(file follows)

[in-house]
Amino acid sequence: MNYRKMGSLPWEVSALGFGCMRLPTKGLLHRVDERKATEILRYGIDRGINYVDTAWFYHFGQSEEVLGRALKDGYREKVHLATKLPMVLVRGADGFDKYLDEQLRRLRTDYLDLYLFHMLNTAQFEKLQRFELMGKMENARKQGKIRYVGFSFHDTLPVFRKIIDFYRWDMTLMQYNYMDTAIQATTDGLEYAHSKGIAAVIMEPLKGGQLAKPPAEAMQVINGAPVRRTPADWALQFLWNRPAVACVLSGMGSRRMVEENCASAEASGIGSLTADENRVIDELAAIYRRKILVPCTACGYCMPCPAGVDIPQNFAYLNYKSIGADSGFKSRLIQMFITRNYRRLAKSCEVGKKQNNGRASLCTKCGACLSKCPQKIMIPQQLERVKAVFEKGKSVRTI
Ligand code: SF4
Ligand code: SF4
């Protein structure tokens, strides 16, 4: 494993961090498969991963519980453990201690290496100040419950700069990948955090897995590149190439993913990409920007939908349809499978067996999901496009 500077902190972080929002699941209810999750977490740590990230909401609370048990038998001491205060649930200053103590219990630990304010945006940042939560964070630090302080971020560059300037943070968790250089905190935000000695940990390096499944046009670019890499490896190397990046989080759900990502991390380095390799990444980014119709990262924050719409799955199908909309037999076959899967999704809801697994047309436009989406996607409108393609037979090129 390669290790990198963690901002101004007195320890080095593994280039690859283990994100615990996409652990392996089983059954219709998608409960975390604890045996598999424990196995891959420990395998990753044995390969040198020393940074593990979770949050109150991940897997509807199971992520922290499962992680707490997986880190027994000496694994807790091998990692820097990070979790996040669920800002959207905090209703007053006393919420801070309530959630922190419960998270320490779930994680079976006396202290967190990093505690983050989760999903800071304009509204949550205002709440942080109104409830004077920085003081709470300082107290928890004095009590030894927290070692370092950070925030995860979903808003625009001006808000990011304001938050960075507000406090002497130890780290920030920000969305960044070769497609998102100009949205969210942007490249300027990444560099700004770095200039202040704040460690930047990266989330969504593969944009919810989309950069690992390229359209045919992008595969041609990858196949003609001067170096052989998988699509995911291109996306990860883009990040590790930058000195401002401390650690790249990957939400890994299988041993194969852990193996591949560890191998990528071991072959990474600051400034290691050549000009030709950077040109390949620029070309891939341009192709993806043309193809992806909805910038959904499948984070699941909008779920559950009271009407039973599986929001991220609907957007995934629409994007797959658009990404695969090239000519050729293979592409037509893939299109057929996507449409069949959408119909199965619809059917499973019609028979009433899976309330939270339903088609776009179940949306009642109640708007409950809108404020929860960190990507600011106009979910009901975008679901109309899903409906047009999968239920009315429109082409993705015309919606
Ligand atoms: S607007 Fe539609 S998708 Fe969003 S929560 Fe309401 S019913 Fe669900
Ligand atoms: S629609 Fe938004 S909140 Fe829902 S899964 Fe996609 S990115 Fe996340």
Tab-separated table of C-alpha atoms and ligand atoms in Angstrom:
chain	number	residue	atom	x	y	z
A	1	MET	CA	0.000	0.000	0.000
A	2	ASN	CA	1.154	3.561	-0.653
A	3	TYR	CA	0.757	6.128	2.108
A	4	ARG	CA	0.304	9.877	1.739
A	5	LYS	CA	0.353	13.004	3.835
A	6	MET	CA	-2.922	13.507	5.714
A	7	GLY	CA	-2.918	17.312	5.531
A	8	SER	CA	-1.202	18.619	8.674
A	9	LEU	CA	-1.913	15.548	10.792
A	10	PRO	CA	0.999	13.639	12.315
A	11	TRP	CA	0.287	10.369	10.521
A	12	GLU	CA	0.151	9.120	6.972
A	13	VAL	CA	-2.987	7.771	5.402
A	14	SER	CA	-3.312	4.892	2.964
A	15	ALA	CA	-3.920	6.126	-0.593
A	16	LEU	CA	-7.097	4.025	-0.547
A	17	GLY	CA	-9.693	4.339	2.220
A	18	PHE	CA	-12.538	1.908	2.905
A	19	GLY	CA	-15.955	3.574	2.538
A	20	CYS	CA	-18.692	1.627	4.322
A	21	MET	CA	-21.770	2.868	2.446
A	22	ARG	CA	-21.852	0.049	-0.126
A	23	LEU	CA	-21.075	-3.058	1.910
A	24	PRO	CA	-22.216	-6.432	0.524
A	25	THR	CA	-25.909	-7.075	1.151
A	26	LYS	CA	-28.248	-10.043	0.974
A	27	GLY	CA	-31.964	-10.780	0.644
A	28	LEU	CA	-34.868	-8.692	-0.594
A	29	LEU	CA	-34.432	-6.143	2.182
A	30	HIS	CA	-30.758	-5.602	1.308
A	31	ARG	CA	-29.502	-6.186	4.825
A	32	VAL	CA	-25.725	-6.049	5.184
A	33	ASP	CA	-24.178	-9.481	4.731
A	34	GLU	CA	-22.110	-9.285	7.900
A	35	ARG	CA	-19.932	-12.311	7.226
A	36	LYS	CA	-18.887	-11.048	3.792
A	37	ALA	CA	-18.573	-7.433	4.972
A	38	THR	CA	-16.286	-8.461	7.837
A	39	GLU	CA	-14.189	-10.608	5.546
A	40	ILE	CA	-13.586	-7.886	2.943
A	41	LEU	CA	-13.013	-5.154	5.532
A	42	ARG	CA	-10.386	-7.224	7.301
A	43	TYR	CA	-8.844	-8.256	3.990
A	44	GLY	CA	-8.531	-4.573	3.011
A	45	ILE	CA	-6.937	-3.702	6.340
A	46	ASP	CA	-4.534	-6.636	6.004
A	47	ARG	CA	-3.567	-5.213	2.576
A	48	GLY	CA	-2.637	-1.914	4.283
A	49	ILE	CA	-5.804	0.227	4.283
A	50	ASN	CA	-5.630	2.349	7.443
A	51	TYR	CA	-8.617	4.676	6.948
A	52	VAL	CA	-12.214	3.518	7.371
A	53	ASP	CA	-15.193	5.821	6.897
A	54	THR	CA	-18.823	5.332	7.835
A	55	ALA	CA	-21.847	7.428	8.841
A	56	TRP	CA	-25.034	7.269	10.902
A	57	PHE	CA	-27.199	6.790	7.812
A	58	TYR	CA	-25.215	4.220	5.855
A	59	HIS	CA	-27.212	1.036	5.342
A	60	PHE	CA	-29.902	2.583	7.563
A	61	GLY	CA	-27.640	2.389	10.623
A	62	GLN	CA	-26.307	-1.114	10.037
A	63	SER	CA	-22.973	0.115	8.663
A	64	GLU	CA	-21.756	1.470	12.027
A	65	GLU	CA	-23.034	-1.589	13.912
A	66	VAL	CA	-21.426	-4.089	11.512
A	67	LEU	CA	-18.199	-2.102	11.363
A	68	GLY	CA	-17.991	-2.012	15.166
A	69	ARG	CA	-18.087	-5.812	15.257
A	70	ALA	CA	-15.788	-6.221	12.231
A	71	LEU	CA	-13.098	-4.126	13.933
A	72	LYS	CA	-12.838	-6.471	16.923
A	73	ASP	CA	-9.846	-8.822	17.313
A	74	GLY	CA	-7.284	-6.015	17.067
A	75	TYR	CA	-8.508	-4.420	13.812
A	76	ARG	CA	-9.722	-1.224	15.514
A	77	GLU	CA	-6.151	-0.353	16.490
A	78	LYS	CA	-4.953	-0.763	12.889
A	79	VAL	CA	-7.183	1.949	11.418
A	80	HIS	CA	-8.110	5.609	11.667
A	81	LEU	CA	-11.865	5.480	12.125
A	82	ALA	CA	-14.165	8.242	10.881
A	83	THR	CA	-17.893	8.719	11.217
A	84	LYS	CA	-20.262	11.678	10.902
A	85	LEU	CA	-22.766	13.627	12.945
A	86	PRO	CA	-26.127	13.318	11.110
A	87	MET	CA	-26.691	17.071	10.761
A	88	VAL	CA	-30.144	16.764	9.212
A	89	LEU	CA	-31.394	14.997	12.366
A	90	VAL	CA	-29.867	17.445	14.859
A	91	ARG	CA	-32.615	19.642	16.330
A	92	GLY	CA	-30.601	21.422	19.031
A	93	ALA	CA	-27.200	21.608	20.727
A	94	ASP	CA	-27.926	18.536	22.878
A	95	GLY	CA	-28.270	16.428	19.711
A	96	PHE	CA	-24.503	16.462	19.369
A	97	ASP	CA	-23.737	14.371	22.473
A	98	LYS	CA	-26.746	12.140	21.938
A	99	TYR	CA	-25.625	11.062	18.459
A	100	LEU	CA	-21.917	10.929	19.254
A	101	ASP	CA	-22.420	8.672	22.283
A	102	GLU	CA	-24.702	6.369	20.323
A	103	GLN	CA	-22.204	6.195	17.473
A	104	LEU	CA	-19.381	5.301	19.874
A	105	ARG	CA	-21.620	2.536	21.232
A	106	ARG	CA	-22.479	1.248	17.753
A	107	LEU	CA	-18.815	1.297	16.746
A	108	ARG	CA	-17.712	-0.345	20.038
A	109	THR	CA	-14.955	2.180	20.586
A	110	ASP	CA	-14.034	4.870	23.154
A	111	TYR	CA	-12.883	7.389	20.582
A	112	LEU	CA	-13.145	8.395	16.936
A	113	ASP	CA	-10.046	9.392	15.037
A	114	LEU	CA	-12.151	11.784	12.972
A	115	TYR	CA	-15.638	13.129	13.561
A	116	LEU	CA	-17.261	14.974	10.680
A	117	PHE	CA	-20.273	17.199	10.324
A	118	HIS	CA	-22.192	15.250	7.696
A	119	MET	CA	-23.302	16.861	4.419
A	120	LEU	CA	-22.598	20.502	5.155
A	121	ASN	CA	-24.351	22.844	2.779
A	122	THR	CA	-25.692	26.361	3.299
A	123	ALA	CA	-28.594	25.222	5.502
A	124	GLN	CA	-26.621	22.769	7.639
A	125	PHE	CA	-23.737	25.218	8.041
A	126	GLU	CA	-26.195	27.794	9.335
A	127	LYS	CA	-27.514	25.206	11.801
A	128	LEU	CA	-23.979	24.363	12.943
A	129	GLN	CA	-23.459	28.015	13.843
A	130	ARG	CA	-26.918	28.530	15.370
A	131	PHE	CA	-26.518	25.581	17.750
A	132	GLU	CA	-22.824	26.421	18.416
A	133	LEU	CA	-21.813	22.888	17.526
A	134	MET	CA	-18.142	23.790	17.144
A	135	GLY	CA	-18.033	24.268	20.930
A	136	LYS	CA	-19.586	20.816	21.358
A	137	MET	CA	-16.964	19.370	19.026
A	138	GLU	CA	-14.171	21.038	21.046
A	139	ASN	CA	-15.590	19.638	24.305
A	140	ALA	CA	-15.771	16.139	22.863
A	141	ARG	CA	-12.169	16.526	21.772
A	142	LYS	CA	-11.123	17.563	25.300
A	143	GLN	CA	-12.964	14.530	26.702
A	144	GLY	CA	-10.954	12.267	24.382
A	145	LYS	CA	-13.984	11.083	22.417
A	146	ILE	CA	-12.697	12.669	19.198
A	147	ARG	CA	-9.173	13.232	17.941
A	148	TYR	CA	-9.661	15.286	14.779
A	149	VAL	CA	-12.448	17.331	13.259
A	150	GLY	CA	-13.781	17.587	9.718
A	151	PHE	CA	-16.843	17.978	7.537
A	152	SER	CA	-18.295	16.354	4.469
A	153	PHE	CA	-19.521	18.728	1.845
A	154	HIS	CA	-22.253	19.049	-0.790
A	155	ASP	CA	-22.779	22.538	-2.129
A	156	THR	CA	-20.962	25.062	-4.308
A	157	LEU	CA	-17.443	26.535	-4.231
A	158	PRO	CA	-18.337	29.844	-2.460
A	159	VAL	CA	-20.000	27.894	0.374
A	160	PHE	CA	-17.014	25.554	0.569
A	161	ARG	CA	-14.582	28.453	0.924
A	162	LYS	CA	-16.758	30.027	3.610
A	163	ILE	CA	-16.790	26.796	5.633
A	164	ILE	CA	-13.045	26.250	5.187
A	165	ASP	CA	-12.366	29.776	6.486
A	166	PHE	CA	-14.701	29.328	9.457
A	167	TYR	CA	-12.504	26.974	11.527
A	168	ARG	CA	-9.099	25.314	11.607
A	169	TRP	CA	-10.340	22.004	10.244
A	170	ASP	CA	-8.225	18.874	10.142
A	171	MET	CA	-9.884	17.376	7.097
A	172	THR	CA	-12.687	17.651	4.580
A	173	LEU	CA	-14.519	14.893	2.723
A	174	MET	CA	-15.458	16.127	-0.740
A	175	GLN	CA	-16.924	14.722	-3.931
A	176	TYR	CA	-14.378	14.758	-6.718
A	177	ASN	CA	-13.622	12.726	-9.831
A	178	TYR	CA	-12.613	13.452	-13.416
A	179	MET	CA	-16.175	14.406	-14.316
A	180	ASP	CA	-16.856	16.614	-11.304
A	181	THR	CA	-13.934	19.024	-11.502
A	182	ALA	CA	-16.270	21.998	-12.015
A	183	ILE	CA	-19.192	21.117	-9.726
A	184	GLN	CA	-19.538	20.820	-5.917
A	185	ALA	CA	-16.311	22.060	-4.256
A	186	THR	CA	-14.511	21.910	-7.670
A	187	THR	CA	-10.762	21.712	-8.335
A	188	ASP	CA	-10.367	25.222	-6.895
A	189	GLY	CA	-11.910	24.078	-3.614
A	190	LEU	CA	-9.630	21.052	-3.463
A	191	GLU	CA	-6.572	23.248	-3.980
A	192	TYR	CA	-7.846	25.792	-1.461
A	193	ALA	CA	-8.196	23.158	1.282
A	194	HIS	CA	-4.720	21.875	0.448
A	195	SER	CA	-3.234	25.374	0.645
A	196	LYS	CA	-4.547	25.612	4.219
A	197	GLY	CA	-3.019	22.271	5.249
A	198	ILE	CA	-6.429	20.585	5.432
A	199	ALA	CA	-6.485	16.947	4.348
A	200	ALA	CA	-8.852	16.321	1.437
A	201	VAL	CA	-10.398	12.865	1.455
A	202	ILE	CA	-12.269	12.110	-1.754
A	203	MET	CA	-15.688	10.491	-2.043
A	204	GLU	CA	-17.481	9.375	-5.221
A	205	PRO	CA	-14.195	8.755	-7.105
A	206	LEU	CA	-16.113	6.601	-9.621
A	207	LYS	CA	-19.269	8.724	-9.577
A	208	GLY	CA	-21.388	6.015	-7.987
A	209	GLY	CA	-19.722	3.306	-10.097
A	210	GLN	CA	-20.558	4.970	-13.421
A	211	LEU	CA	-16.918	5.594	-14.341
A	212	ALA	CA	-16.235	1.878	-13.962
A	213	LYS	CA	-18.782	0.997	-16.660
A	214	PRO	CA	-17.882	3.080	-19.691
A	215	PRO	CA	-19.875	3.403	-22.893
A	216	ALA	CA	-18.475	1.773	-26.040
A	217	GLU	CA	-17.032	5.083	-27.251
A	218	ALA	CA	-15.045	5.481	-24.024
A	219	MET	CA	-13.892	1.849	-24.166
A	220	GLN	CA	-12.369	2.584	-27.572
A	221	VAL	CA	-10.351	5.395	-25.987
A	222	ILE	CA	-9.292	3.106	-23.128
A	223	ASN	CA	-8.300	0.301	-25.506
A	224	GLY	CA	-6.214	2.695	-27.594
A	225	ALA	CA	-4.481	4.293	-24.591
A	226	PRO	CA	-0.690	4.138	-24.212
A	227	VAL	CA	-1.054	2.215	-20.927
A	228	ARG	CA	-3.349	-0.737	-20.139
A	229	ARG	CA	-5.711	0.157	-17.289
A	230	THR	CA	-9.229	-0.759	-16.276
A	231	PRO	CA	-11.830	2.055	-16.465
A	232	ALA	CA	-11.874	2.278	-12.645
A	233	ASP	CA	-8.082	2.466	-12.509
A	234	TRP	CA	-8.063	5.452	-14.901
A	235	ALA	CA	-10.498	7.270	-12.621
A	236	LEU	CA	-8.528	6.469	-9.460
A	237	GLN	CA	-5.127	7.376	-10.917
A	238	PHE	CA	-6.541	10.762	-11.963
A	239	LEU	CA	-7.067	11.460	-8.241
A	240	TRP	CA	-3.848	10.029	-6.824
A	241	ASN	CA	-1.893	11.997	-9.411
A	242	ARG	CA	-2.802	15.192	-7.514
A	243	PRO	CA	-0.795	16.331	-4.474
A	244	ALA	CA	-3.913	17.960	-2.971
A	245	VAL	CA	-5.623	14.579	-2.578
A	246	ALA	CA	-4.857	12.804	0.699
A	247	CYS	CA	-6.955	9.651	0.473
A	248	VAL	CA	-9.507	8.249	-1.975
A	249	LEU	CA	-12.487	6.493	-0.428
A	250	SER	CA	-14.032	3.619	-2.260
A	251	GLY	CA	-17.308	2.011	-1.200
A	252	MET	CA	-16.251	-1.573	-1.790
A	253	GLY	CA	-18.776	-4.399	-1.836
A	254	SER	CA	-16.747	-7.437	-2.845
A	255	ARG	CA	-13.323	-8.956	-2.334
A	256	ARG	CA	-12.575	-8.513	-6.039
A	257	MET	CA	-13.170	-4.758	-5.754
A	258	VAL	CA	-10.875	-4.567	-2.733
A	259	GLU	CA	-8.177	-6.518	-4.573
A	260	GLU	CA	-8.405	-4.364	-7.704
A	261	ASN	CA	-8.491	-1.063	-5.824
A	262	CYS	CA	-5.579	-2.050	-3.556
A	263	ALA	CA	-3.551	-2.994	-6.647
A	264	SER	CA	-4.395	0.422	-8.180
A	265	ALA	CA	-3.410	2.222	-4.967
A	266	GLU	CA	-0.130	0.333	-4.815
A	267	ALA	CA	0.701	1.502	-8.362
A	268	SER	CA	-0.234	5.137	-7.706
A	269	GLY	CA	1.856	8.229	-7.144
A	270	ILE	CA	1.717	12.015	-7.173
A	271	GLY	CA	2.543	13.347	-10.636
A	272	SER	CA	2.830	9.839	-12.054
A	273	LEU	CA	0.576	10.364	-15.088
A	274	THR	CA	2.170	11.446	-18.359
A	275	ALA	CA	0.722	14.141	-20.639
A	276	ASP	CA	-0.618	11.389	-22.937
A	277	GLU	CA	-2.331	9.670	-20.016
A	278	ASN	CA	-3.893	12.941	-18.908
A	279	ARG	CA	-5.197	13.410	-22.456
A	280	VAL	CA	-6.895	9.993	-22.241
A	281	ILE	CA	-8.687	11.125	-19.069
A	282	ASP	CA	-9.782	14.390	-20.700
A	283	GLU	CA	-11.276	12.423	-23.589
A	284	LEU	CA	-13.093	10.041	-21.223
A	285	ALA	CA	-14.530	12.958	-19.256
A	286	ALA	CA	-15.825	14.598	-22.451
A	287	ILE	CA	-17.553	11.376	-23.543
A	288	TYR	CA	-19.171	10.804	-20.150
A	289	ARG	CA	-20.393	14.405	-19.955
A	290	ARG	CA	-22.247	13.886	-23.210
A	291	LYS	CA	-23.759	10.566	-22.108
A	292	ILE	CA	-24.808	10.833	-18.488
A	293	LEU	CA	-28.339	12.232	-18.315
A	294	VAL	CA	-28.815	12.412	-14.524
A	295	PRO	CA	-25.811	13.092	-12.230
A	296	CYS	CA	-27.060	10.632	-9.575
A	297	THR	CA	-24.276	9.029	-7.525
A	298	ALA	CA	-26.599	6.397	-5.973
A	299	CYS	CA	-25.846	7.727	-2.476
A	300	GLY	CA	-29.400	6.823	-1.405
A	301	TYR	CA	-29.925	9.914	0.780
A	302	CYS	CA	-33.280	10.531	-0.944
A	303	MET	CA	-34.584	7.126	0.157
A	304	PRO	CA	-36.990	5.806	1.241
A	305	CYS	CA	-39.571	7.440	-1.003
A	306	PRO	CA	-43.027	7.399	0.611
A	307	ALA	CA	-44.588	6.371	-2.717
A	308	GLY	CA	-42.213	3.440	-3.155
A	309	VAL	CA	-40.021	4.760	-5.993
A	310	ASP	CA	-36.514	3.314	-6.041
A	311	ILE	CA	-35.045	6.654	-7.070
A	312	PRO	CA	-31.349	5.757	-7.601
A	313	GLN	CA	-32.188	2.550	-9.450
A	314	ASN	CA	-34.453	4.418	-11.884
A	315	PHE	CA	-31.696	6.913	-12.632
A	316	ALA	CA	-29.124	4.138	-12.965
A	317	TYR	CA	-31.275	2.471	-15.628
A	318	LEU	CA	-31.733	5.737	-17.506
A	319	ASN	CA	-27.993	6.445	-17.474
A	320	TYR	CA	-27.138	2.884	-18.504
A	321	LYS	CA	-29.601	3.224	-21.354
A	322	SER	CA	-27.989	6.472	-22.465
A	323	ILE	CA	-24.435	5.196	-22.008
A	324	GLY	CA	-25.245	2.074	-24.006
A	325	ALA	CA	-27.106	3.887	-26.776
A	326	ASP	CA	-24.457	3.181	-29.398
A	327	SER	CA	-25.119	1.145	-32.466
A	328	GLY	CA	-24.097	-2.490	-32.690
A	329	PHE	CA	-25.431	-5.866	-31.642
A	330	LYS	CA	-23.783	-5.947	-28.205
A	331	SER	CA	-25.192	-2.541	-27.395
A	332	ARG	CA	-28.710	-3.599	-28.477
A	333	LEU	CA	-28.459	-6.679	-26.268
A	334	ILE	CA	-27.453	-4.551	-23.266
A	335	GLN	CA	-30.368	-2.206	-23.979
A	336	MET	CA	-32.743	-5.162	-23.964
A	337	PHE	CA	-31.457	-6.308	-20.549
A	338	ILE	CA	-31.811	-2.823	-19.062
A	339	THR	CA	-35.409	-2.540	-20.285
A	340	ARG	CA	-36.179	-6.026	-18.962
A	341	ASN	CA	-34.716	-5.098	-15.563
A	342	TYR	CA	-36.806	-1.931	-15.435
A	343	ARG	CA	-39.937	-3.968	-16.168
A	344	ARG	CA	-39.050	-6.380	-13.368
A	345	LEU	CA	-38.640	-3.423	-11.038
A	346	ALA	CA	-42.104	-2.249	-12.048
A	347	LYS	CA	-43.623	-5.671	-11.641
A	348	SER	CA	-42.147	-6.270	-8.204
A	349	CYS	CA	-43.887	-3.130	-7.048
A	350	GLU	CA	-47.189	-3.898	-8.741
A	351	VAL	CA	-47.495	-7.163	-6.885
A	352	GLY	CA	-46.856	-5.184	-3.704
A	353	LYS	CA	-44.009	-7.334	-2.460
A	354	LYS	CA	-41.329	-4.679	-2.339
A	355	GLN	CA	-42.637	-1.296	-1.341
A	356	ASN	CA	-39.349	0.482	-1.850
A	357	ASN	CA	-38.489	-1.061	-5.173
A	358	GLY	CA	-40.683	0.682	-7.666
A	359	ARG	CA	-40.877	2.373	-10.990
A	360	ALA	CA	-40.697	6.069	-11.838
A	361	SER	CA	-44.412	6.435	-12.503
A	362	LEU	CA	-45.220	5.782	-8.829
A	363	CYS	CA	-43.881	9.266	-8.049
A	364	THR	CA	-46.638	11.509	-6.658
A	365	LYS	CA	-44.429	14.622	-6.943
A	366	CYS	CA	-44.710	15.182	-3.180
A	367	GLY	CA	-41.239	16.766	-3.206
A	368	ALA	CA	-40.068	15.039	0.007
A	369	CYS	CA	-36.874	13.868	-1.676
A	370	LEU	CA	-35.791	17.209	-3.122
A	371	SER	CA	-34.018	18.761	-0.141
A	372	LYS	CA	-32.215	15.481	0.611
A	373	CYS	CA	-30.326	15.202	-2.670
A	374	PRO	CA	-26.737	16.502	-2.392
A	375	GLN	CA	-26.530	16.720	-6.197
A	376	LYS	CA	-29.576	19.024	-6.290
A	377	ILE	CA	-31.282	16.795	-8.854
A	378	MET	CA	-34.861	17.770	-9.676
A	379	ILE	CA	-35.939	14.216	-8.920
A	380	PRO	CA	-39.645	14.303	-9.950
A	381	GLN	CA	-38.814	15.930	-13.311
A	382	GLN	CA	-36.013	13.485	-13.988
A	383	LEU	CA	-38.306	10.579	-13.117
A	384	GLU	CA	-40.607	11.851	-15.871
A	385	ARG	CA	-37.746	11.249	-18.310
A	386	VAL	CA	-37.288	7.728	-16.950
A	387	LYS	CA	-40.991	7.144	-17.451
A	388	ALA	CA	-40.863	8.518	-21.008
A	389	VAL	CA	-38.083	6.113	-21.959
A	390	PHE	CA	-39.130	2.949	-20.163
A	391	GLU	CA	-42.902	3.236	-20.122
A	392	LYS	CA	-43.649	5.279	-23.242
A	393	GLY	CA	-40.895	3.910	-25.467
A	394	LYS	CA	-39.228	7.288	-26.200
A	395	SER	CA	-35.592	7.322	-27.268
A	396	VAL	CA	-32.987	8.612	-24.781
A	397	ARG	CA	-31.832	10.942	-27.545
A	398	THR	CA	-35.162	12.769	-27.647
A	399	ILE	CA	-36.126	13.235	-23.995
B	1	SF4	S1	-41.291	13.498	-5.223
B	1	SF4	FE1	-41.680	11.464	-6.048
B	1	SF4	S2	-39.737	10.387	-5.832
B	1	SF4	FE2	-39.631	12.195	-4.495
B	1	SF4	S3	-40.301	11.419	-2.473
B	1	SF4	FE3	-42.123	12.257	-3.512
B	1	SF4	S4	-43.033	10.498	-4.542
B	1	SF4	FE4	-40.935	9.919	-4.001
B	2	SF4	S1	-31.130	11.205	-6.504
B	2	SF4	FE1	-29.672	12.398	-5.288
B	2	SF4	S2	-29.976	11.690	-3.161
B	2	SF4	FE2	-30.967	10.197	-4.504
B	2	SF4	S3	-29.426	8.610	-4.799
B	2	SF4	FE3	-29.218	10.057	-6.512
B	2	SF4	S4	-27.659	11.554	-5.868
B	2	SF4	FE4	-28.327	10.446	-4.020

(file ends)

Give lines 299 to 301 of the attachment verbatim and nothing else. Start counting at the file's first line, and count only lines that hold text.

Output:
A	290	ARG	CA	-22.247	13.886	-23.210
A	291	LYS	CA	-23.759	10.566	-22.108
A	292	ILE	CA	-24.808	10.833	-18.488